52 Books: Happier at Home by Gretchen Rubin

I got this book from Netgalley for a couple of reasons. 1) I’ve heard a lot about Rubin’s previous book, The Happiness Project. 2) I’ve been trying to “sort out” our home lately and I figured I needed all the help I could get. At first I wasn’t at all sure. Rubin’s voice is very dry and I was worried the book would be entirely humourless, but as I read on, I found I got a bit… obsessed.

It’s not unlike me to become besotted with a book, but I’m not really sure why I ended up loving this one so much. I was right about Rubin – she doesn’t really do humour, she readily admits that she struggles in this area – but it ended up not bothering me at all. I liked her voice. I liked how she was honest about her own shortcomings and struggles and she had lots of good, sensible advice for being, you know, happier at home. Nothing earth-shattering, just little things that make you think.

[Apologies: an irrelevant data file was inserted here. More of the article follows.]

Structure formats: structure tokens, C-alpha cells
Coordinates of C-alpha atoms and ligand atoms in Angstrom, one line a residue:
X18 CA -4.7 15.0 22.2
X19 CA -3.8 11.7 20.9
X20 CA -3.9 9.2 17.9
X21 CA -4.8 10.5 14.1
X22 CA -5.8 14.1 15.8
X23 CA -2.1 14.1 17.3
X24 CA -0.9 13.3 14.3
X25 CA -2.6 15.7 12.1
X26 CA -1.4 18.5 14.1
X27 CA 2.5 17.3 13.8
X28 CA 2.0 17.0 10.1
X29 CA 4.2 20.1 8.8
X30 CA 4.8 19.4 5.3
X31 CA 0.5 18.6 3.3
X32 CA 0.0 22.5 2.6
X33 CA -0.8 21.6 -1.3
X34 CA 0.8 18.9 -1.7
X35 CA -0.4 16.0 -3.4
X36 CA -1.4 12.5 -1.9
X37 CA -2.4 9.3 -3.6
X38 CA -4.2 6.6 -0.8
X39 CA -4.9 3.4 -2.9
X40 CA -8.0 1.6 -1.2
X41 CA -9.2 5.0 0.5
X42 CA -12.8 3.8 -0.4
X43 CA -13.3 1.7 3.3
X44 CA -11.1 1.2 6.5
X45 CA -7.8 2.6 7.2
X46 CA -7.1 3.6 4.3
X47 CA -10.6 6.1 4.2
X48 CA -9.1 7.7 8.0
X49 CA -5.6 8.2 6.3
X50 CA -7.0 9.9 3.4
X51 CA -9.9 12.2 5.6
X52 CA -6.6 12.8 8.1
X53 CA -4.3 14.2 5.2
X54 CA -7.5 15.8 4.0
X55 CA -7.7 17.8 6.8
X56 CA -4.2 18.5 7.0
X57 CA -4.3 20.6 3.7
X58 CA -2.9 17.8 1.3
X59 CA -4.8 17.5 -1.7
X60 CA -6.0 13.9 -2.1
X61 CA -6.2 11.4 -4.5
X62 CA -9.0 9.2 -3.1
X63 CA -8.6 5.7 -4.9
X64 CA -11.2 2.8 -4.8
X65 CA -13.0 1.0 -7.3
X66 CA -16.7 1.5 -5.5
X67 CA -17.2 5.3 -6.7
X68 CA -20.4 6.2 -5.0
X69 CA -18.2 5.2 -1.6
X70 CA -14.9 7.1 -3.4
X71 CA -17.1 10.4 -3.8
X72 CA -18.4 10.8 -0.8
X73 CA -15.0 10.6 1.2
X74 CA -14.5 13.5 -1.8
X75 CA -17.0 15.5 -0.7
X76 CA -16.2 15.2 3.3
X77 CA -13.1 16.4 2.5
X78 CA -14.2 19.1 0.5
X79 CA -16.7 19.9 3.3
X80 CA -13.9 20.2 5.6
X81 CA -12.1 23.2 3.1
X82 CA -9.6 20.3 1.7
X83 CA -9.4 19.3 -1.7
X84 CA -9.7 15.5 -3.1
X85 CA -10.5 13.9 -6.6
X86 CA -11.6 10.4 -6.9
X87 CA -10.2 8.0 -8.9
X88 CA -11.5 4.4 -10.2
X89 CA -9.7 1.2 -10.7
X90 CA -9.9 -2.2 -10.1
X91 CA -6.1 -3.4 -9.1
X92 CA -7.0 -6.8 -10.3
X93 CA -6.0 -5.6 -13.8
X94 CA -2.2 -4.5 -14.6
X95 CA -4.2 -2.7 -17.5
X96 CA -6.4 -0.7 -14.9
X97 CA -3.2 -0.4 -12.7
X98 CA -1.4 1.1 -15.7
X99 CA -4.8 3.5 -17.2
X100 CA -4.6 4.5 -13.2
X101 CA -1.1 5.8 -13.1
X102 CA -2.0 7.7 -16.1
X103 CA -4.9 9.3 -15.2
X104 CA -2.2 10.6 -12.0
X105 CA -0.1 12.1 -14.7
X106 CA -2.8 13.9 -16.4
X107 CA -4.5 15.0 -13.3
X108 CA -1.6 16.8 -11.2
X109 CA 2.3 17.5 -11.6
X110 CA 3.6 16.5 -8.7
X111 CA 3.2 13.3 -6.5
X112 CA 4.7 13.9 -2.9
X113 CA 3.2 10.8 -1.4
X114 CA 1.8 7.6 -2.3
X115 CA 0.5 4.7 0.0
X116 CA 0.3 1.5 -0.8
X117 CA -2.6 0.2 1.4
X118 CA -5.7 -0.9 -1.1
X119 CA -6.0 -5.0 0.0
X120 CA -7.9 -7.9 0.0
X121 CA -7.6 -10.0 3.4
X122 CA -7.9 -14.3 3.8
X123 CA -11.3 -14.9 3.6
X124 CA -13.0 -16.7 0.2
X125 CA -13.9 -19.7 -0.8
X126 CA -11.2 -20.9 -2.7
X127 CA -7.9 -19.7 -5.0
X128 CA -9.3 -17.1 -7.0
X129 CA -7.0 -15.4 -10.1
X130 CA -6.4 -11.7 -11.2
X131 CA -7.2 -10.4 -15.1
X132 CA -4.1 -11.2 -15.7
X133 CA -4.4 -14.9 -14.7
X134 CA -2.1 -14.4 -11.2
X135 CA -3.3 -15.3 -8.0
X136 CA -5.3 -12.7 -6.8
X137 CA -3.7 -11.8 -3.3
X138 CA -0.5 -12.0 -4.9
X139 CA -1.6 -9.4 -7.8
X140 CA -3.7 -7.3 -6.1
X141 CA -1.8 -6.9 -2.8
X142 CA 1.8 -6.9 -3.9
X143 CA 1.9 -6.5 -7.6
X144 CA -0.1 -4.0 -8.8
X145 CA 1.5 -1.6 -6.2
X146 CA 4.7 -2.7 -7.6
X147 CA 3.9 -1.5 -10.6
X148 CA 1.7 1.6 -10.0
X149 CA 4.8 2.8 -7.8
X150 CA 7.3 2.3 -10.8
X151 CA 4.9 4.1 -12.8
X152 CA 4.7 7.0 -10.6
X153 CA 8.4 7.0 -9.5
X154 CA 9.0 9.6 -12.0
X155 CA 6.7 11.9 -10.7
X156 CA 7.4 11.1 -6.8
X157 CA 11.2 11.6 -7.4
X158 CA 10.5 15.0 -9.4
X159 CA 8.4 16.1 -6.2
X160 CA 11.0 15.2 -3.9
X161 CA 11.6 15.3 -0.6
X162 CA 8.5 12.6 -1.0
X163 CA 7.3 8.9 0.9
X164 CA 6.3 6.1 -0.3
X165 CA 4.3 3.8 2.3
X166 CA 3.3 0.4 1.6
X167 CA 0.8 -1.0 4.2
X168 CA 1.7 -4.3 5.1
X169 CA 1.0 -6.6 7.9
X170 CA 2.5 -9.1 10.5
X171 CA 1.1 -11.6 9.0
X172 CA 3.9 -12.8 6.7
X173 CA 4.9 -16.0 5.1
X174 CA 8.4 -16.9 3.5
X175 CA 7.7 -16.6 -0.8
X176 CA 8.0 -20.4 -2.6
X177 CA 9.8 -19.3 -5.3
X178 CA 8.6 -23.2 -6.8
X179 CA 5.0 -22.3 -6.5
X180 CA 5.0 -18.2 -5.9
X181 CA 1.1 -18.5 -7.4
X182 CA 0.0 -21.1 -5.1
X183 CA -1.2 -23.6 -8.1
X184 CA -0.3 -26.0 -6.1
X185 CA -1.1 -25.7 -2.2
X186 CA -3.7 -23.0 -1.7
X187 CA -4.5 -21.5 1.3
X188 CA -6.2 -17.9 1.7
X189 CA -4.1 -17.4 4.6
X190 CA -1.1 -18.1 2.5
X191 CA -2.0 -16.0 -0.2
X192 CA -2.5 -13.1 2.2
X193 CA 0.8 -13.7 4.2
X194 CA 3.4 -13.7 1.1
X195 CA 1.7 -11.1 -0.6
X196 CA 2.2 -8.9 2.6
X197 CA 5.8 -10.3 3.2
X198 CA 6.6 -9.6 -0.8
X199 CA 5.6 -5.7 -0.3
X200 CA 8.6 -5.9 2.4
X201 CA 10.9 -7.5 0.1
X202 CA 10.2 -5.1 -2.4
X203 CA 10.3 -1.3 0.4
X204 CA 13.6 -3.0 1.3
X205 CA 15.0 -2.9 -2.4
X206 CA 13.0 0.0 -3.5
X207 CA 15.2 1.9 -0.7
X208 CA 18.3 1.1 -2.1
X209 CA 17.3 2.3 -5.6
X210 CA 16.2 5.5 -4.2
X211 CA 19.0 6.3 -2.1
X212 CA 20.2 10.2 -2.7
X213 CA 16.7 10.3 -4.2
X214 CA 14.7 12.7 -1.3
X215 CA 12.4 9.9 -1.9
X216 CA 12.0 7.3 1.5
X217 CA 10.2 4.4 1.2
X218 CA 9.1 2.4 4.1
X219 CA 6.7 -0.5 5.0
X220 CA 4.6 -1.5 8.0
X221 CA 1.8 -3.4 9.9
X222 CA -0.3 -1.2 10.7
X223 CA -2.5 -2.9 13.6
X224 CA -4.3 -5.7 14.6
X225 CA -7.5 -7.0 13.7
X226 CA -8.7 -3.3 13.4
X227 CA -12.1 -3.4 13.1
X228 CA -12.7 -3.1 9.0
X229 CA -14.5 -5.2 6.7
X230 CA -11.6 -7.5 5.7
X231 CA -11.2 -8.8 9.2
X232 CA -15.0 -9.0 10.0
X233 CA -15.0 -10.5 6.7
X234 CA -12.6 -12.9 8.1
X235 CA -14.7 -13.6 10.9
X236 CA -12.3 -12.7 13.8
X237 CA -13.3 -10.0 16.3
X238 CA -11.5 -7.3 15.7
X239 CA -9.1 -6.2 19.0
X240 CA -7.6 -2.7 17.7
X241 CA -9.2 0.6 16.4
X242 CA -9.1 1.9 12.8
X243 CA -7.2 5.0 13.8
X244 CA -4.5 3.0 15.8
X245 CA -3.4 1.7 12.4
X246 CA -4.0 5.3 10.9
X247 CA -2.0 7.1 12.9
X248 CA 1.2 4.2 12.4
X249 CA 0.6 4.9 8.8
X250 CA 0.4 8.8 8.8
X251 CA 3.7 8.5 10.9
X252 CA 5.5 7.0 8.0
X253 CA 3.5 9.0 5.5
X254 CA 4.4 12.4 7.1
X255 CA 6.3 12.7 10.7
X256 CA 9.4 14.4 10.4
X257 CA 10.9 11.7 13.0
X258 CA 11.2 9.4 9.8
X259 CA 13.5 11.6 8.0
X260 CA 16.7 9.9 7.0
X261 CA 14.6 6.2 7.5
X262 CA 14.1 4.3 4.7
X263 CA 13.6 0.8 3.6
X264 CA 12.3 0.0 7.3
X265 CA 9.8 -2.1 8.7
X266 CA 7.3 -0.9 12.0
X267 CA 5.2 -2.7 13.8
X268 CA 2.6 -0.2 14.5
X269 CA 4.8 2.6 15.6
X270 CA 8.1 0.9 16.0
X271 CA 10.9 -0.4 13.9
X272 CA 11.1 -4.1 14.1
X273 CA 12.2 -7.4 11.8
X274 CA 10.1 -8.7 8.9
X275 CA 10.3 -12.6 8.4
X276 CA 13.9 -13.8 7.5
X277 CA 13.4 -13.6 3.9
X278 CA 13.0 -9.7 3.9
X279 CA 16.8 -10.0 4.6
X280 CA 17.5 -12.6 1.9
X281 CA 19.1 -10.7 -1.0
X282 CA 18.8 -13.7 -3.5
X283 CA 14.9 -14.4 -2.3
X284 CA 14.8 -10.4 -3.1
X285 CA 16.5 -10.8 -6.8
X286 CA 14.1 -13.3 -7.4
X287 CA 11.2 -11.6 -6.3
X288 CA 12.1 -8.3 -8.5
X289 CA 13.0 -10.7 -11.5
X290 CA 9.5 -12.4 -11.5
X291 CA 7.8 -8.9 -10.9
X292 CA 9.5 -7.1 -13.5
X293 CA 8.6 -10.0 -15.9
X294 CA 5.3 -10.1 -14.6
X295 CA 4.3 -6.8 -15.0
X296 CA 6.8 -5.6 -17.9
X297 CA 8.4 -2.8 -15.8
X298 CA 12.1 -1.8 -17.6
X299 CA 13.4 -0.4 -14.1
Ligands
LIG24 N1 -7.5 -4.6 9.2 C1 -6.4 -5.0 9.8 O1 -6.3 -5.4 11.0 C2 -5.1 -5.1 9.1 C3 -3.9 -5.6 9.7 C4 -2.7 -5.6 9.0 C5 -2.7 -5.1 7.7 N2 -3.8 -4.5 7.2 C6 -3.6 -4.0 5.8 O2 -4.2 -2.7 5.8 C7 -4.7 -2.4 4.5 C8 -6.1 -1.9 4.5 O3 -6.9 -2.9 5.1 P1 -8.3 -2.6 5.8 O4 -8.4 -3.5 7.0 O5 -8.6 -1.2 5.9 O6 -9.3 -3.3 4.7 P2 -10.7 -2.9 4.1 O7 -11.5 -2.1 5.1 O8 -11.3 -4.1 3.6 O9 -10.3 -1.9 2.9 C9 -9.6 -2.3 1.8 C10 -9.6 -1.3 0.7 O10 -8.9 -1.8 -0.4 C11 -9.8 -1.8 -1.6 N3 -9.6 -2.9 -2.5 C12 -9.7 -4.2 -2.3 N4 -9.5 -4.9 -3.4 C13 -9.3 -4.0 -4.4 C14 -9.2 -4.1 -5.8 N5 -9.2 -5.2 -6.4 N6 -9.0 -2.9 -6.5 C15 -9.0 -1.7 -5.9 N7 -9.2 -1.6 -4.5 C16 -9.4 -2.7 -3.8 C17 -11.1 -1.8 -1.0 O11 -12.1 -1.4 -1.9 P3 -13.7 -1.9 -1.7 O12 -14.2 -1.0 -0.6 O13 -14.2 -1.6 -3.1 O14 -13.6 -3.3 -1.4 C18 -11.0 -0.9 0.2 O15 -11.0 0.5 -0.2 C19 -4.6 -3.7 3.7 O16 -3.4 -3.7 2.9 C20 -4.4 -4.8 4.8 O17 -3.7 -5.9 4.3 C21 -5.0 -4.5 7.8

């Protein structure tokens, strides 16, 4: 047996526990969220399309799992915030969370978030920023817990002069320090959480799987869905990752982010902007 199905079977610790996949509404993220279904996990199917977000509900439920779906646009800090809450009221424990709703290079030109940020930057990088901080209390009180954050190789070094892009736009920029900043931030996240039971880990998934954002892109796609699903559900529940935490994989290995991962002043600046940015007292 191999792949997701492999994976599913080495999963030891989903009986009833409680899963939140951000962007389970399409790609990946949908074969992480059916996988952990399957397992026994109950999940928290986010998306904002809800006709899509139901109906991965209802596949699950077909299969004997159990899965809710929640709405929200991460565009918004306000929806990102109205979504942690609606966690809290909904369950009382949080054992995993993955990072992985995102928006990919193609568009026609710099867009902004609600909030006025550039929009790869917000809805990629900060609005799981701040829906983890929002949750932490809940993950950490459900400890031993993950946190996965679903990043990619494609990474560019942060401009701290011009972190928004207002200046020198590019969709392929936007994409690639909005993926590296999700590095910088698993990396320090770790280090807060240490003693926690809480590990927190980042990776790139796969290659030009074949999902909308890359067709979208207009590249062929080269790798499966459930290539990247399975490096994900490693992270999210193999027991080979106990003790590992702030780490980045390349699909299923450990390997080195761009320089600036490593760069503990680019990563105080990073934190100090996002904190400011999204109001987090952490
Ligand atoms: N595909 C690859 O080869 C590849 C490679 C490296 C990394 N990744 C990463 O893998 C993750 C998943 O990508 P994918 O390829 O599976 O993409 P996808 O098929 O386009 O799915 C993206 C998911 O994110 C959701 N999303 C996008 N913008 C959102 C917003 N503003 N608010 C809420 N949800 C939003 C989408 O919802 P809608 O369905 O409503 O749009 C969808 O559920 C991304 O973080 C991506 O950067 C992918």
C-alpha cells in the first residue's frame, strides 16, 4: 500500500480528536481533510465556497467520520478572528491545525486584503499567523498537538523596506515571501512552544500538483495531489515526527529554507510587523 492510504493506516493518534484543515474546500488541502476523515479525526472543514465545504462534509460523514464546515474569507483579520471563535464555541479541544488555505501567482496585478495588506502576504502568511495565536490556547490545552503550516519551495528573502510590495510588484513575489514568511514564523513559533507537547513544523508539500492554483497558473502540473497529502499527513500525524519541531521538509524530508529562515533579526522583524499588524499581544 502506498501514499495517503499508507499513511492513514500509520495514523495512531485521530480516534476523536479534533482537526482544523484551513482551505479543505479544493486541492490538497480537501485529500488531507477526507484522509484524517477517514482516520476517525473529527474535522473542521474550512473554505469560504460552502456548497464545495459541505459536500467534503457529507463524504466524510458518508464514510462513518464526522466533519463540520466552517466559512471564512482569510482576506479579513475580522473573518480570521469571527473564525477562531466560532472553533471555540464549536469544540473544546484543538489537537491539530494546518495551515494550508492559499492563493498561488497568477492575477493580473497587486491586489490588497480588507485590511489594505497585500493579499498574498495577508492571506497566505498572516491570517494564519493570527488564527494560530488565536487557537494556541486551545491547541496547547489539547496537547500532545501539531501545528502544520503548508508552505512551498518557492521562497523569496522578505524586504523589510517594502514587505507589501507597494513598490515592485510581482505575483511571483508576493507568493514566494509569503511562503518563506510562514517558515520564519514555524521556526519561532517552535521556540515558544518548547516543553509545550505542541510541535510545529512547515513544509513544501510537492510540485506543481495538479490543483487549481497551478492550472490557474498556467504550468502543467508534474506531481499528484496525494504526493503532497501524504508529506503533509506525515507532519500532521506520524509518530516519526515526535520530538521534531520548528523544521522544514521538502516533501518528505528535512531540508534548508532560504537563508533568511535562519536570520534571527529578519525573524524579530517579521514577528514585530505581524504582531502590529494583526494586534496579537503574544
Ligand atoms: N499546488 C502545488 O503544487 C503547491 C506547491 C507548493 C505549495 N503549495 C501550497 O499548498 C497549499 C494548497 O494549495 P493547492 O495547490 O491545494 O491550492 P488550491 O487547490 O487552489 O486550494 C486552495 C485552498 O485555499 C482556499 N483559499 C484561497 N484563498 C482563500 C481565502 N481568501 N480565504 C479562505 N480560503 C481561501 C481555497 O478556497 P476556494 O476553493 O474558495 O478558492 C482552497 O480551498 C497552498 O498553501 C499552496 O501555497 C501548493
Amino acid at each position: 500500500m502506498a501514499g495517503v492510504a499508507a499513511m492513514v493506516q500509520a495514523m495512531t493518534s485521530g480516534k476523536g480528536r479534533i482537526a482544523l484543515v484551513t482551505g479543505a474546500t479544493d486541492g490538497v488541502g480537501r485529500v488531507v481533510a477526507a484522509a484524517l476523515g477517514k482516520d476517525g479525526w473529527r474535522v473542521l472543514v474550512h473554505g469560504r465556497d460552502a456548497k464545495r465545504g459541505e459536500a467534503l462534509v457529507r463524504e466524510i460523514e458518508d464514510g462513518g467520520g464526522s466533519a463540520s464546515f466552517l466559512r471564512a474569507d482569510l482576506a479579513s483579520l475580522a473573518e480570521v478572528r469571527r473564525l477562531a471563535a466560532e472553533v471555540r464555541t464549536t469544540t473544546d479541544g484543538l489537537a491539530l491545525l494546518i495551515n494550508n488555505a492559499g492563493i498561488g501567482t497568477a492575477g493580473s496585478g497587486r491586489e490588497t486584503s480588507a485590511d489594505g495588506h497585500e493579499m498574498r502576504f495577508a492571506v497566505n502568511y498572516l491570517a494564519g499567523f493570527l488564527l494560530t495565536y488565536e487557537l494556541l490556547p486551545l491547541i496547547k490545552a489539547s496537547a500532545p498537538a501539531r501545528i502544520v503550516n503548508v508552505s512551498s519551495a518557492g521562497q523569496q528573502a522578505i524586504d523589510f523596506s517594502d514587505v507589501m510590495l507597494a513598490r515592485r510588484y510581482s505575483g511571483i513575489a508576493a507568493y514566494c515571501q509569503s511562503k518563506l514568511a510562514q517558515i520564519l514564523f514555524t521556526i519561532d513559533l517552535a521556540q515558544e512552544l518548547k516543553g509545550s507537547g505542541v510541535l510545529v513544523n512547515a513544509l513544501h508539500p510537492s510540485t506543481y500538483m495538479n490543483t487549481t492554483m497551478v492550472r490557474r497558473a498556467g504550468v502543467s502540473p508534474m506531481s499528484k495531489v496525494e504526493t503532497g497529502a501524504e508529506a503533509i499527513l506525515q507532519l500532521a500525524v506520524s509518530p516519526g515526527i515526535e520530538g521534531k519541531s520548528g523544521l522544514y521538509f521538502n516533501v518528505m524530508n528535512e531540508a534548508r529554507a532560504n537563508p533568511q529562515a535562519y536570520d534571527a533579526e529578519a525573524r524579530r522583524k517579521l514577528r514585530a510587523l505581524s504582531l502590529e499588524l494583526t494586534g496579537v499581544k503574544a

Plus, the book actually contains some of the best relationship advice I’ve ever read. ‘Kiss in the morning, kiss at night’ speaks for itself, but really it’s easy to forget to do it (or rather, get out of the habit of doing it) (kissing, I mean). ‘Make the positive argument’ is the one that really resonated with me. Rubin says she can sometimes fall into a “spiral of criticism” about her husband, Jamie: “He annoys me by not answering me when I speak to him and that get me thinking about how he also annoyed me by not mailing an important form, and so on.” I do exactly this with David. He does something – however small – that annoys me and my brain immediately starts coming up with many, many other examples of annoyances and soon I’m chuntering to myself about how he always does something and never does something else. Rubin says: “When I caught myself thinking ‘Jamie isn’t very thoughtful,’ and my mind started kicking up examples of thoughtlessness, I contradicted myself with ‘Jamie is very thoughtful’ – and sure enough, I was able to come up with many examples of his thoughtful behaviour. ‘Jamie doesn’t enjoy celebrating holidays’; ‘Jamie does enjoy celebrating holidays.’ I could actually feel my opinion shift. It was almost uncanny.” Again, it’s a simple change, but one I can see myself making use of for, you know, ever. Or at least until David stops annoying me…

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